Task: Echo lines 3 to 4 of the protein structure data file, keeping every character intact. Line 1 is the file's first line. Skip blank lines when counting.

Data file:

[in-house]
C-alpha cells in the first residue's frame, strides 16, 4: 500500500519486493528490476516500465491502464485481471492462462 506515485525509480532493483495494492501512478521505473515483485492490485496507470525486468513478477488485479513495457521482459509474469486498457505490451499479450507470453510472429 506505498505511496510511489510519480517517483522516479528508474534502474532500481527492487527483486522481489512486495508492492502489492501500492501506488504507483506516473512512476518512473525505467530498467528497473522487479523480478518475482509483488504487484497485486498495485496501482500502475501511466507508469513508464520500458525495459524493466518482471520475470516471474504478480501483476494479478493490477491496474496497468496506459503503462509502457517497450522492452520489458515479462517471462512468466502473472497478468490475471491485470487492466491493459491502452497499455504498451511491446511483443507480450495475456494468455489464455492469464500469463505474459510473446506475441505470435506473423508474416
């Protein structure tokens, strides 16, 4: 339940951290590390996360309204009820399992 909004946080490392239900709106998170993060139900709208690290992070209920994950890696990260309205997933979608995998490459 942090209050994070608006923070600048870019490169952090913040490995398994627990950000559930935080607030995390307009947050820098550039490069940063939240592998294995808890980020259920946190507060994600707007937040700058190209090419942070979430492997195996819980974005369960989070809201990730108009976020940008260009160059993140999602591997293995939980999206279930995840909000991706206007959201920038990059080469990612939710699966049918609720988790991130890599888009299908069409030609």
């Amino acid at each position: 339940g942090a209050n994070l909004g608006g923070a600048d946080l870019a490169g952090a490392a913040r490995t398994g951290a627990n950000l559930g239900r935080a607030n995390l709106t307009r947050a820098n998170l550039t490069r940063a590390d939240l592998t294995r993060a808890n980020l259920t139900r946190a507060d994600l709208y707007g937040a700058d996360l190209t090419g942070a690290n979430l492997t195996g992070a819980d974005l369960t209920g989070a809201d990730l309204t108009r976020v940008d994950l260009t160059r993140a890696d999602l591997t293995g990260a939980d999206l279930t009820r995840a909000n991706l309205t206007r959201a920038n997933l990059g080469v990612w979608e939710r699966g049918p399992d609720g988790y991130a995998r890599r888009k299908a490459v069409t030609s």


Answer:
């Protein structure tokens, strides 16, 4: 339940951290590390996360309204009820399992 909004946080490392239900709106998170993060139900709208690290992070209920994950890696990260309205997933979608995998490459 942090209050994070608006923070600048870019490169952090913040490995398994627990950000559930935080607030995390307009947050820098550039490069940063939240592998294995808890980020259920946190507060994600707007937040700058190209090419942070979430492997195996819980974005369960989070809201990730108009976020940008260009160059993140999602591997293995939980999206279930995840909000991706206007959201920038990059080469990612939710699966049918609720988790991130890599888009299908069409030609």
């Amino acid at each position: 339940g942090a209050n994070l909004g608006g923070a600048d946080l870019a490169g952090a490392a913040r490995t398994g951290a627990n950000l559930g239900r935080a607030n995390l709106t307009r947050a820098n998170l550039t490069r940063a590390d939240l592998t294995r993060a808890n980020l259920t139900r946190a507060d994600l709208y707007g937040a700058d996360l190209t090419g942070a690290n979430l492997t195996g992070a819980d974005l369960t209920g989070a809201d990730l309204t108009r976020v940008d994950l260009t160059r993140a890696d999602l591997t293995g990260a939980d999206l279930t009820r995840a909000n991706l309205t206007r959201a920038n997933l990059g080469v990612w979608e939710r699966g049918p399992d609720g988790y991130a995998r890599r888009k299908a490459v069409t030609s």